New Grant Will Unlock Workings of Glymphatic System
Monday, August 15, 2022
A decade ago, researchers in the lab of Maiken Nedergaard, M.D., D.M.Sc., answered a basic question of biology that up to that point had eluded scientists: how is waste removed from the brain? The discovery of what is now known as the glymphatic system and subsequent research have transformed the way we study a range of neurological disorders and critical brain functions. A new $15 million grant from the National Institutes of Health (NIH) will bring together several teams of researchers to accelerate our understanding of the complex mechanics that control this system, with an eye toward the development of new therapies for diseases like Alzheimer’s.
The new research program will be led by Nedergaard, co-director of the Center for Translational Neuromedicine, and involve scientists and engineers from the University of Rochester, Penn State University, Boston University, and the University of Copenhagen. The research is being funded through The BRAIN Initiative, a massive research program supported by NIH and several other federal research agencies that aims to fill gaps in our current knowledge of the brain’s organization and function.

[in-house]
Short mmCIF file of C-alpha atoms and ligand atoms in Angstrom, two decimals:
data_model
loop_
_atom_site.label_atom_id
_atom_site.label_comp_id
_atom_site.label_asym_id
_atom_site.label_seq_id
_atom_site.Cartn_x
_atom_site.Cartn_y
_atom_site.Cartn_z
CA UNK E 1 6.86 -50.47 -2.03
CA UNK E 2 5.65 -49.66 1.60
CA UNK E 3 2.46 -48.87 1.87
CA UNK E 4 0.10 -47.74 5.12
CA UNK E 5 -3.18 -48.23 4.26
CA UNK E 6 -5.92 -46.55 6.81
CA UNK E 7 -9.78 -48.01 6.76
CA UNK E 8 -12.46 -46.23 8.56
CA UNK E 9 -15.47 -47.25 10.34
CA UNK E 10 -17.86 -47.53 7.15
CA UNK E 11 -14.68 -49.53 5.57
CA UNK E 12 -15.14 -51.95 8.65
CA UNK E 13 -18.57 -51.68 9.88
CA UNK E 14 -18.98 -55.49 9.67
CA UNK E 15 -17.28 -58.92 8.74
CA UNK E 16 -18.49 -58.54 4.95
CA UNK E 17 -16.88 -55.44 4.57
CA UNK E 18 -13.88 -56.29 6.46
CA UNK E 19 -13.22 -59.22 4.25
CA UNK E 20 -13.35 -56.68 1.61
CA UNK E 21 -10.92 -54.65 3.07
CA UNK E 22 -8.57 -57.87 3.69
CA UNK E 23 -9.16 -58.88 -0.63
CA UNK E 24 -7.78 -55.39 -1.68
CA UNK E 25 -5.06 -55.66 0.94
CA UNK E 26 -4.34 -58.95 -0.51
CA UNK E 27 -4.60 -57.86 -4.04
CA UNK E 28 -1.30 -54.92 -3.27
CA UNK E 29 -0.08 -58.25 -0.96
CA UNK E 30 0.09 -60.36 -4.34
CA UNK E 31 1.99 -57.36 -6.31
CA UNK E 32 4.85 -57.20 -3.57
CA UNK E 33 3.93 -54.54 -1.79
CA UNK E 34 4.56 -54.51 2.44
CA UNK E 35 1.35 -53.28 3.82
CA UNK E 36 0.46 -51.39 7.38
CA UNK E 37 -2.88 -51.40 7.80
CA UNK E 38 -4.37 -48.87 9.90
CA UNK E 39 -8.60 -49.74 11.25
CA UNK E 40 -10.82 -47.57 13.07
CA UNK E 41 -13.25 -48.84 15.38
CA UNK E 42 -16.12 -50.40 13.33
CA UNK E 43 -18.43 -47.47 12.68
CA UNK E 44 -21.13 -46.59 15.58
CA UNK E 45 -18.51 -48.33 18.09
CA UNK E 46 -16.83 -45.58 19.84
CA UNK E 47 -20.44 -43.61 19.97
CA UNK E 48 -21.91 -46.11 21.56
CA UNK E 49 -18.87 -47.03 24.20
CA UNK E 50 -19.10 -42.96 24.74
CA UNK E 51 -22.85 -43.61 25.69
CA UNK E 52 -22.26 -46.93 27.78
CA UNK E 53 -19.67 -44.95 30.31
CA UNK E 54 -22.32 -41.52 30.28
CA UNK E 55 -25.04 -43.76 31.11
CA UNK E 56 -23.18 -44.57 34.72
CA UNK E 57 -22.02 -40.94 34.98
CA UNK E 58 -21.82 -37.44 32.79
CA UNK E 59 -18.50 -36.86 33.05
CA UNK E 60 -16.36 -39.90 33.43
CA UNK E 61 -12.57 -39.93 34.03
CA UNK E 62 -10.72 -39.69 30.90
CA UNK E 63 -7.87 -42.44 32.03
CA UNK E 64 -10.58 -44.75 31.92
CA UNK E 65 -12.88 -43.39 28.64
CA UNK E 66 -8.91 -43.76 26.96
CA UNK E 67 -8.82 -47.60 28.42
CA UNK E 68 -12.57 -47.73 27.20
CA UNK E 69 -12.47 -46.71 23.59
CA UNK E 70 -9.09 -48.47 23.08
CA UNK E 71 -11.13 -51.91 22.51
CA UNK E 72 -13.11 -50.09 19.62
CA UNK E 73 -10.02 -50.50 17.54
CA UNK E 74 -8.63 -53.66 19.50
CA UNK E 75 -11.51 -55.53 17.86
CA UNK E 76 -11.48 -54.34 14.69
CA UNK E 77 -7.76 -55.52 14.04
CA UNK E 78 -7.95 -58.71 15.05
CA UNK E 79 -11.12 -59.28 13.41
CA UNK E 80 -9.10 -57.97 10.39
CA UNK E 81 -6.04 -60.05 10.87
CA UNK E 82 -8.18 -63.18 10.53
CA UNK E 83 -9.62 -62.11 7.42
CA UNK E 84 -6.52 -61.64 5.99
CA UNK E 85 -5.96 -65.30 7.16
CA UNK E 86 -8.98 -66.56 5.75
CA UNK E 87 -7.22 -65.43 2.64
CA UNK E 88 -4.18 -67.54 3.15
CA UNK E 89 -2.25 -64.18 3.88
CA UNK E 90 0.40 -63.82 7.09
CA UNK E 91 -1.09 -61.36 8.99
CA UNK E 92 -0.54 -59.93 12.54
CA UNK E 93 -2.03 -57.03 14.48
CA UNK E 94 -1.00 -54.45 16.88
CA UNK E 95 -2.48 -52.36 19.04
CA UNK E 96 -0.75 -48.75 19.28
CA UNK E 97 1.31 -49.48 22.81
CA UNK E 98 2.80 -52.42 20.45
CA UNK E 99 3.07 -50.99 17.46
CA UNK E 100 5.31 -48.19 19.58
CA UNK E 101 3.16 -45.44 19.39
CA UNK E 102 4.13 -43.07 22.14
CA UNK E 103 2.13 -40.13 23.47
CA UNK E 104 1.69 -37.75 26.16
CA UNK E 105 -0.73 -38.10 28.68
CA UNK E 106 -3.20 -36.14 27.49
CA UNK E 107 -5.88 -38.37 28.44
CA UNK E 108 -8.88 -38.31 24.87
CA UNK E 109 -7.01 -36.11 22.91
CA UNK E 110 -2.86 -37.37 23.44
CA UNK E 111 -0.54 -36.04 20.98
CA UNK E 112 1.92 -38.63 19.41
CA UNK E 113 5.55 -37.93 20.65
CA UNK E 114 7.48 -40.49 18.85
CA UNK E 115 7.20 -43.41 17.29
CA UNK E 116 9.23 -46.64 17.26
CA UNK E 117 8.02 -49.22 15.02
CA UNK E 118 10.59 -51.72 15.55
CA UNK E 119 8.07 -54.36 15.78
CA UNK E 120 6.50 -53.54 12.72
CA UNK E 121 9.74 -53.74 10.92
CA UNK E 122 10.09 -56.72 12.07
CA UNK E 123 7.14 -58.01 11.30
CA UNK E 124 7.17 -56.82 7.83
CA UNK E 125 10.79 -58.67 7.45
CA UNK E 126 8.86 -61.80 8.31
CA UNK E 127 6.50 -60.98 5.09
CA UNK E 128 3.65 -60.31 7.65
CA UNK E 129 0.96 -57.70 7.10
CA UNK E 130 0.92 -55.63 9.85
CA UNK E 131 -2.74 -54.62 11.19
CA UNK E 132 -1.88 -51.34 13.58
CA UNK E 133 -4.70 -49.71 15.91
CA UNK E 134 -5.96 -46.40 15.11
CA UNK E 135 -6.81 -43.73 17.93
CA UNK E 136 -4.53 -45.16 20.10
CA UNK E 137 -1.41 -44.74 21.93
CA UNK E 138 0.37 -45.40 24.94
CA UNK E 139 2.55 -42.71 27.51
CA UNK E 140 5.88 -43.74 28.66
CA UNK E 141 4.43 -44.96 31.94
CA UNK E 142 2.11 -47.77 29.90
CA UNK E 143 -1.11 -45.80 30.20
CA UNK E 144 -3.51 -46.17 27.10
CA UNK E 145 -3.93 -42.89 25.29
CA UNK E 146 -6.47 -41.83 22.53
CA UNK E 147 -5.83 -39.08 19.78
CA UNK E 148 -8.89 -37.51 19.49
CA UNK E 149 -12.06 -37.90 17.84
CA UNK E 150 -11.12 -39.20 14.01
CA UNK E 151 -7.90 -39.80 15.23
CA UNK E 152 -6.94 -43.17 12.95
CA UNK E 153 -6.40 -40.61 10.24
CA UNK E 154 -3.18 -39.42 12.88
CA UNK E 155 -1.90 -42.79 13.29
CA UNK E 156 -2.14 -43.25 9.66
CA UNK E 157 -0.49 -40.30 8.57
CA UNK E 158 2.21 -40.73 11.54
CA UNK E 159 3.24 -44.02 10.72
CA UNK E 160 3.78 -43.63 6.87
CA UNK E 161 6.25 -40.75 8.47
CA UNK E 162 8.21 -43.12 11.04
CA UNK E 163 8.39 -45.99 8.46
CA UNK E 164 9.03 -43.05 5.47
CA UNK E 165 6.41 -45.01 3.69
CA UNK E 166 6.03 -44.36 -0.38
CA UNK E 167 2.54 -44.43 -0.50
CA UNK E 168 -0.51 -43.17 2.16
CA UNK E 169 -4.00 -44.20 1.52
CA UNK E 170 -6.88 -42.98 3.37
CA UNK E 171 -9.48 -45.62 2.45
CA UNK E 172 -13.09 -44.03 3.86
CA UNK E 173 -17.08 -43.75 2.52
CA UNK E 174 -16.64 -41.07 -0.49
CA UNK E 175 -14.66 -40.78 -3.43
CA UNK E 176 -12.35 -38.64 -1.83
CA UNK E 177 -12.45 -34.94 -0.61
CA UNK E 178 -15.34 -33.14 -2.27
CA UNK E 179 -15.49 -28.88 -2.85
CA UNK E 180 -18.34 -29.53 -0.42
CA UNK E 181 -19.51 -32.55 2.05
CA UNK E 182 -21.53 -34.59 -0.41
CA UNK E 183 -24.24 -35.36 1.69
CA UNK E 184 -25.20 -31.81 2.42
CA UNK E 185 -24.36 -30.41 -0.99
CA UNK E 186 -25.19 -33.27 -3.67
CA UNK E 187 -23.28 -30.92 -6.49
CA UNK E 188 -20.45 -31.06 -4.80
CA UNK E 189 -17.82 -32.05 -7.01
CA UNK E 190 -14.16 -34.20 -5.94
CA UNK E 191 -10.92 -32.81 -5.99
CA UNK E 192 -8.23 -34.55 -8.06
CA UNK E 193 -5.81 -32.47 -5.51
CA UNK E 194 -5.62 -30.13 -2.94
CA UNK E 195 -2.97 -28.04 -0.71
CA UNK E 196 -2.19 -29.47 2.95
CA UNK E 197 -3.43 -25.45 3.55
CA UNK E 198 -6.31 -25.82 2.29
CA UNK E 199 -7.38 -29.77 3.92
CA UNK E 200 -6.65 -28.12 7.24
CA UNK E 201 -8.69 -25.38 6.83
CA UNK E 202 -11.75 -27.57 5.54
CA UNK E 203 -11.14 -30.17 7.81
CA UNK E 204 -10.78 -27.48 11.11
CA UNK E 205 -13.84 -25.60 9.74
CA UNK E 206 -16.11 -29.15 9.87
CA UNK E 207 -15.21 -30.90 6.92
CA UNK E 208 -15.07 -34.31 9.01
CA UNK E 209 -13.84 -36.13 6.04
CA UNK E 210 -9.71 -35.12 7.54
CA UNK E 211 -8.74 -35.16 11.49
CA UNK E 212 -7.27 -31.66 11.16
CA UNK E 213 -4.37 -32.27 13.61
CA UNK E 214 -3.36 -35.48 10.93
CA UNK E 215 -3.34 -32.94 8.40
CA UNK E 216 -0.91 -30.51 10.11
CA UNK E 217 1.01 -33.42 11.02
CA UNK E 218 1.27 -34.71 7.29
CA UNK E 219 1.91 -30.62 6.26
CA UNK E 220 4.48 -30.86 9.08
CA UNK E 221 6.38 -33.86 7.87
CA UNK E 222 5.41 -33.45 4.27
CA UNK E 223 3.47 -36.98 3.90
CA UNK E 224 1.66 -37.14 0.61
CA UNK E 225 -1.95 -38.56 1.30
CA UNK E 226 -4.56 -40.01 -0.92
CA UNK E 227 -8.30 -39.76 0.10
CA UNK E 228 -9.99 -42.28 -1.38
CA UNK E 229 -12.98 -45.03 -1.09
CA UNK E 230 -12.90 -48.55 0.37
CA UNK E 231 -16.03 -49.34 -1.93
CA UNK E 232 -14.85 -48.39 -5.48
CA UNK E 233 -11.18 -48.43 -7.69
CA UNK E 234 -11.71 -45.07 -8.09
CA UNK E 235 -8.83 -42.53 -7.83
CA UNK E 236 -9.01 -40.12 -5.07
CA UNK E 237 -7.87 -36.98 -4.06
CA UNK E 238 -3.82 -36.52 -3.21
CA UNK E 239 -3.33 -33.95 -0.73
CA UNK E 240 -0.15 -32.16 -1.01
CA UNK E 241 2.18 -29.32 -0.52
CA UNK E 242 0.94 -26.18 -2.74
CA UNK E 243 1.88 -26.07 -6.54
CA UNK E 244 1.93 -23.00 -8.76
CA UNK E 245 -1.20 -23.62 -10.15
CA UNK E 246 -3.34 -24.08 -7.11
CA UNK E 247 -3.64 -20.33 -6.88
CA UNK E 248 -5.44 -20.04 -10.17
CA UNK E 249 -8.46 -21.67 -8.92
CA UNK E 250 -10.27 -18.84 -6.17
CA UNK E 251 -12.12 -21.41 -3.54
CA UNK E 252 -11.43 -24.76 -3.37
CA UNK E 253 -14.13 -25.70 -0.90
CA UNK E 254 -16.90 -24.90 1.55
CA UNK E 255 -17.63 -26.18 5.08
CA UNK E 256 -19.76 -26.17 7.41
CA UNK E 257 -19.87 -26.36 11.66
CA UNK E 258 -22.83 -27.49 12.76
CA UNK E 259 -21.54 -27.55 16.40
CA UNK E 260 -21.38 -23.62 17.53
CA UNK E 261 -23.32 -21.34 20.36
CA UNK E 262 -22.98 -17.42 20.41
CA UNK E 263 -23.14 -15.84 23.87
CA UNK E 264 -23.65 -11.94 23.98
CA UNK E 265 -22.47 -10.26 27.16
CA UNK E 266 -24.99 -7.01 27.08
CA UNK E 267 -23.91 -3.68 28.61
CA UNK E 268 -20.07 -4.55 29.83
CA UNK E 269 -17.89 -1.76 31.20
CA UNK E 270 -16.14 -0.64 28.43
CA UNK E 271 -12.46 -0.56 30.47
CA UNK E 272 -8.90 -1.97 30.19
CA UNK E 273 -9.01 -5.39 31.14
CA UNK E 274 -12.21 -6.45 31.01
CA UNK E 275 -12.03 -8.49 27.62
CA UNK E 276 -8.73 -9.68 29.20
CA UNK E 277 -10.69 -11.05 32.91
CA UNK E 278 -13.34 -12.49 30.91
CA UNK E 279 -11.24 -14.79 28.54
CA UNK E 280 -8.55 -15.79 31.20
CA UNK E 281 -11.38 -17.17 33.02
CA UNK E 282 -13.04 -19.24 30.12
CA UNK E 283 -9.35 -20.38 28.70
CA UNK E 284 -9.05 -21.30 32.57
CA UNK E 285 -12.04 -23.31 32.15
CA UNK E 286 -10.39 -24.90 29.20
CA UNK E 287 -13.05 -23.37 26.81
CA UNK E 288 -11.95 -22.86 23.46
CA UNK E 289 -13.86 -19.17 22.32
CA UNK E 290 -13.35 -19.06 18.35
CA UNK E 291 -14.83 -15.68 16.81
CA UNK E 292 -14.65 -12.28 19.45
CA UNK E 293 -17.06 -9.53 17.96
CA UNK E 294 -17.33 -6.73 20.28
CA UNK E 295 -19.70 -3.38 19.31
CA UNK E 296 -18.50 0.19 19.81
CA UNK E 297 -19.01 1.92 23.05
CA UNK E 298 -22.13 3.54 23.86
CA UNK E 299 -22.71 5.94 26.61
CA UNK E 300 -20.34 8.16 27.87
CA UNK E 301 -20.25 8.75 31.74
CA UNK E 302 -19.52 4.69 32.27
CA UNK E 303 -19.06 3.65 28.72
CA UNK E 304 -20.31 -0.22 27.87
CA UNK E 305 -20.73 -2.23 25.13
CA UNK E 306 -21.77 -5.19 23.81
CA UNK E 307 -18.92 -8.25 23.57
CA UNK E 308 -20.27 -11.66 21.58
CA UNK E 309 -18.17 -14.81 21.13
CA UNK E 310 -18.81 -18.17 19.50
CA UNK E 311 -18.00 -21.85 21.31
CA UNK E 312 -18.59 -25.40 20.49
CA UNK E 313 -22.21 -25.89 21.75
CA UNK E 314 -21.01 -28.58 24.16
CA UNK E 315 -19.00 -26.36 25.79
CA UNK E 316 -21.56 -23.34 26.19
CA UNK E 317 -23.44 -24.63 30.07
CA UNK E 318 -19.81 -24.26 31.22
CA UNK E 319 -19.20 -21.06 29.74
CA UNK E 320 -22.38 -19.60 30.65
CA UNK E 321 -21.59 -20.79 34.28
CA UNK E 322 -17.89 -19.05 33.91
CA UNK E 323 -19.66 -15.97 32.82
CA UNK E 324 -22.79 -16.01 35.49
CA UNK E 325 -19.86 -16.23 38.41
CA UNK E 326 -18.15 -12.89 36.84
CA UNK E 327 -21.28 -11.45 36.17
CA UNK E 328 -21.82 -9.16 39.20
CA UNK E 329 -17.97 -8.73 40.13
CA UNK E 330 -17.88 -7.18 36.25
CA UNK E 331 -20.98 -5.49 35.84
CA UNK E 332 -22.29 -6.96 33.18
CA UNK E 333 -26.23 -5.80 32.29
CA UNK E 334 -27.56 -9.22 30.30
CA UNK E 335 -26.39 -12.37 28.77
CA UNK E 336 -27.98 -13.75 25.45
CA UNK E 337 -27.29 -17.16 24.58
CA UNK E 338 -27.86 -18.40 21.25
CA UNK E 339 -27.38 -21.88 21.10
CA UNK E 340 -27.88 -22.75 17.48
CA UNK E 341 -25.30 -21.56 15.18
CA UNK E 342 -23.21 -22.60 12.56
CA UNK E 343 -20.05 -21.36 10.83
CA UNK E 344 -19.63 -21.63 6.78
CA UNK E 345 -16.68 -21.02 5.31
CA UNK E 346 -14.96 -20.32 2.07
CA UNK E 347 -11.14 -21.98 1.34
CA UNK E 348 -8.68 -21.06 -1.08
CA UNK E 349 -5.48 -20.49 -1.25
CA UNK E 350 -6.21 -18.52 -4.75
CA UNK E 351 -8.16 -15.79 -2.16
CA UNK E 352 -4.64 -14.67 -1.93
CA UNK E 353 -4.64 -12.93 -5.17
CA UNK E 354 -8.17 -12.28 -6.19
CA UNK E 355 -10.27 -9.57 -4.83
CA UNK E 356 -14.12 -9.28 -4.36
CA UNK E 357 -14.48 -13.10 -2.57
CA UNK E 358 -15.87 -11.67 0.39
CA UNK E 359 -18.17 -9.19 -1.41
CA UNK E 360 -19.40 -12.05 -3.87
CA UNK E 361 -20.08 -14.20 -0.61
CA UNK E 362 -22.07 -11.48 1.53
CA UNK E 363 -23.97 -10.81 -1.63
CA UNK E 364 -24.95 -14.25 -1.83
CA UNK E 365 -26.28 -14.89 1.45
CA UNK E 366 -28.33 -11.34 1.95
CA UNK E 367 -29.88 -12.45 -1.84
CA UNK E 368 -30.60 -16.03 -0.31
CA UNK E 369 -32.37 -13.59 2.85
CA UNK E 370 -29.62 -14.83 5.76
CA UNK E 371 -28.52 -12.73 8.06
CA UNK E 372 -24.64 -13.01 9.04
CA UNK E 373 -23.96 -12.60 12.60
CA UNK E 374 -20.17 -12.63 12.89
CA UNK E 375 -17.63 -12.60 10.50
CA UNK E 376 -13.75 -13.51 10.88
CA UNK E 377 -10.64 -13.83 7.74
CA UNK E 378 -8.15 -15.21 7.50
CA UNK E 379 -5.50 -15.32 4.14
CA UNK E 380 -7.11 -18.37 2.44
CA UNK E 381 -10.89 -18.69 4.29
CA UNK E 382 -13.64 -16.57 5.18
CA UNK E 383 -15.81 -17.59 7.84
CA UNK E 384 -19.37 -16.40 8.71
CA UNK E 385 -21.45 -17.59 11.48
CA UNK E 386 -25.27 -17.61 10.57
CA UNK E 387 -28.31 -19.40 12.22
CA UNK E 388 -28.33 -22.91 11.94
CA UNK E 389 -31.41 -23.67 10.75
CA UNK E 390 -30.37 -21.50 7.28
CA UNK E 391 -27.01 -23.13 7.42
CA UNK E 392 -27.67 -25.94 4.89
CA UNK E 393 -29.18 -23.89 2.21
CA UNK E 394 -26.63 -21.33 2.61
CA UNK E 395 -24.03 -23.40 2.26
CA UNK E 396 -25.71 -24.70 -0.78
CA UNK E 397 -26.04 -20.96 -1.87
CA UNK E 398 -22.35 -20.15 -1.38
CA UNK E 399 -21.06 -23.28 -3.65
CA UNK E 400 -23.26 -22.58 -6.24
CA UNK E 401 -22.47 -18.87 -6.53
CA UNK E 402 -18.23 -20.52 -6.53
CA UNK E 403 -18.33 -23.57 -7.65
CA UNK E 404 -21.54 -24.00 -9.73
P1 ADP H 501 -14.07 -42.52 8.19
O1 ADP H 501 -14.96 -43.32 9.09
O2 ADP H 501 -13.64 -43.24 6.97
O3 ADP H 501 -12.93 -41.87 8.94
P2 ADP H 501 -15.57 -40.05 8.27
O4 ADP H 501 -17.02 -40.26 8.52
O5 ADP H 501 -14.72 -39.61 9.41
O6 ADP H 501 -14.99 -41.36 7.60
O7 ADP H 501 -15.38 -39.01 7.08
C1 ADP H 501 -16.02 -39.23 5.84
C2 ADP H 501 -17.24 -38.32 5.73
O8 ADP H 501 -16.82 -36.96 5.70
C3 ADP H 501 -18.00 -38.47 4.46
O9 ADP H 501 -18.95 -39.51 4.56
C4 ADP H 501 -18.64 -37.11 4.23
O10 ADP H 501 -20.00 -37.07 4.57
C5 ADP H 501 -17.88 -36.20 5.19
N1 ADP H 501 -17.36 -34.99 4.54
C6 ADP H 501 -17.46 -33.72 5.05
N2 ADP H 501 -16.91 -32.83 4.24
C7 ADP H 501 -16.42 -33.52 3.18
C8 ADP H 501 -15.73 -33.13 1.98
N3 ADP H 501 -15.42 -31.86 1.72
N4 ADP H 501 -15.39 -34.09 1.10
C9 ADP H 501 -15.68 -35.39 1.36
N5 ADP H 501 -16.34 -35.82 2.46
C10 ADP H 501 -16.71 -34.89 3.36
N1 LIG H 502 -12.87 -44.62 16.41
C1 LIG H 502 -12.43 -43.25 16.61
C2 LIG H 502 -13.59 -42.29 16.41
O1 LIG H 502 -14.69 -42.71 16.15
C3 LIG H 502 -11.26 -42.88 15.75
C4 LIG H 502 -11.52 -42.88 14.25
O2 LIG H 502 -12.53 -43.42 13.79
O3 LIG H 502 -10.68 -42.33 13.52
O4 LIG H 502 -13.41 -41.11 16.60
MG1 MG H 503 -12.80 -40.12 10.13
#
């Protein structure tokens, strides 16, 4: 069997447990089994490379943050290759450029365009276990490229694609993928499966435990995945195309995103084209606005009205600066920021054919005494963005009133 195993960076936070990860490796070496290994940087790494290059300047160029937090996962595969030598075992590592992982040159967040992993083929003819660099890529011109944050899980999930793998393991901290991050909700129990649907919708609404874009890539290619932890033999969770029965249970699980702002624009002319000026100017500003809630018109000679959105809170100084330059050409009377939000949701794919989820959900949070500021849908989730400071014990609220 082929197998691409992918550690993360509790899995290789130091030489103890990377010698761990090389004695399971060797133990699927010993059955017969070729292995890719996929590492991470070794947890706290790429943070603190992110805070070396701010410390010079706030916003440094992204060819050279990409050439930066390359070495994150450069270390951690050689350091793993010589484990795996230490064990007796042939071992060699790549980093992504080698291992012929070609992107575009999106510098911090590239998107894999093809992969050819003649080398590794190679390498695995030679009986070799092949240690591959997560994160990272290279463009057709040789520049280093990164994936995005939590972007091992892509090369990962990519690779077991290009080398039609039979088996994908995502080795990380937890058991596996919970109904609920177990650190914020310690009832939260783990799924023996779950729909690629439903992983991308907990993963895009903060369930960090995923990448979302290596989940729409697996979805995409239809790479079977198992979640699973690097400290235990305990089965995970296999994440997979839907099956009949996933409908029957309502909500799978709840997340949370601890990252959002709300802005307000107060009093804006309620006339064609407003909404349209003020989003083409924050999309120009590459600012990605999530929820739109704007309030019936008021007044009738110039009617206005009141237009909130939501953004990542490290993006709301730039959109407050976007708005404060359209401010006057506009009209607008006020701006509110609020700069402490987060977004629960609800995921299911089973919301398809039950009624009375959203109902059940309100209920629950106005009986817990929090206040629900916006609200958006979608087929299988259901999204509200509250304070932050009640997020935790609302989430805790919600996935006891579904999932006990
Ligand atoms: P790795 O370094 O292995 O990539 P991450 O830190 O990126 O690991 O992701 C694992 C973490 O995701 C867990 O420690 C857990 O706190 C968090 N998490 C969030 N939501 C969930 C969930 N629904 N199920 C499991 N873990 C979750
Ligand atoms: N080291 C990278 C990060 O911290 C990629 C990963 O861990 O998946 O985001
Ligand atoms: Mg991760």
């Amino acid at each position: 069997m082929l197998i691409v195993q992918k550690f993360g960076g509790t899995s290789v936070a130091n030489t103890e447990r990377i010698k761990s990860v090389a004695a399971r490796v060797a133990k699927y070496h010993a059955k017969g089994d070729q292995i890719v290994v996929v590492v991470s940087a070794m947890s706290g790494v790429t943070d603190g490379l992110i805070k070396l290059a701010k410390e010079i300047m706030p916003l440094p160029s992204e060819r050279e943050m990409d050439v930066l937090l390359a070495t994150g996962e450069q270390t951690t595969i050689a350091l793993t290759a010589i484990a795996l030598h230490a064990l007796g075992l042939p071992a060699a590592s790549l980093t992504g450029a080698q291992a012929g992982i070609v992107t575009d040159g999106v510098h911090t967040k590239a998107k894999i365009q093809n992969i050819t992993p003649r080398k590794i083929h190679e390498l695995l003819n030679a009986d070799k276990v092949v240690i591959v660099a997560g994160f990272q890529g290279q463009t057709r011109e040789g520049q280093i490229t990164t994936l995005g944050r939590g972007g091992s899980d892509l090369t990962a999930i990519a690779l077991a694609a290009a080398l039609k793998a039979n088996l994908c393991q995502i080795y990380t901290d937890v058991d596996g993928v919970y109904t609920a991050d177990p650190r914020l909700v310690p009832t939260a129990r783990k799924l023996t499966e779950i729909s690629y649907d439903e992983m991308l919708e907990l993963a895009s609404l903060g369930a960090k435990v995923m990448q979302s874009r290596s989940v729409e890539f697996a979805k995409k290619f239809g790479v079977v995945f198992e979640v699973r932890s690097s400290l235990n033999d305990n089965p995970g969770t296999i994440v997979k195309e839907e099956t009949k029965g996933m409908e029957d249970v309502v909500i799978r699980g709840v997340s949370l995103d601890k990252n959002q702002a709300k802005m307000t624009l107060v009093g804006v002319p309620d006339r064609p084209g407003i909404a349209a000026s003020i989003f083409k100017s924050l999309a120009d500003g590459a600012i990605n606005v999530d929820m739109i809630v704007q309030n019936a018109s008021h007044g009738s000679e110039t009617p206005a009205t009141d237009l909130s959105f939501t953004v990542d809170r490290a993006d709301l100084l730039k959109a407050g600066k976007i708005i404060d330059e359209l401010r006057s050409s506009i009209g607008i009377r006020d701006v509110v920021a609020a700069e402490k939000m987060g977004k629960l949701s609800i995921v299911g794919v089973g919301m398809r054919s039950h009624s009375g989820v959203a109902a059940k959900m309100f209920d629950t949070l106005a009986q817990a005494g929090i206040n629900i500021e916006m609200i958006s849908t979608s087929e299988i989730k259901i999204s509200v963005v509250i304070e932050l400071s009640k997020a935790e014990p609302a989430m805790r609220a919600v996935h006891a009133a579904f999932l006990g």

The glymphatic system – a network of plumbing that runs parallel to blood vessels and pumps cerebral spinal fluid (CSF) through brain tissue to wash away waste – was all but invisible to the scientific world until 2012 when it was first described in a study published in Science Translational Medicine. A paper in the journal Science a year later showed that this system operates primarily while we sleep and removes toxic proteins associated with Alzheimer’s disease. These findings fundamentally changed scientists’ understanding of the biological purpose of sleep and opened the door to potential new ways to treat neurological disorders.
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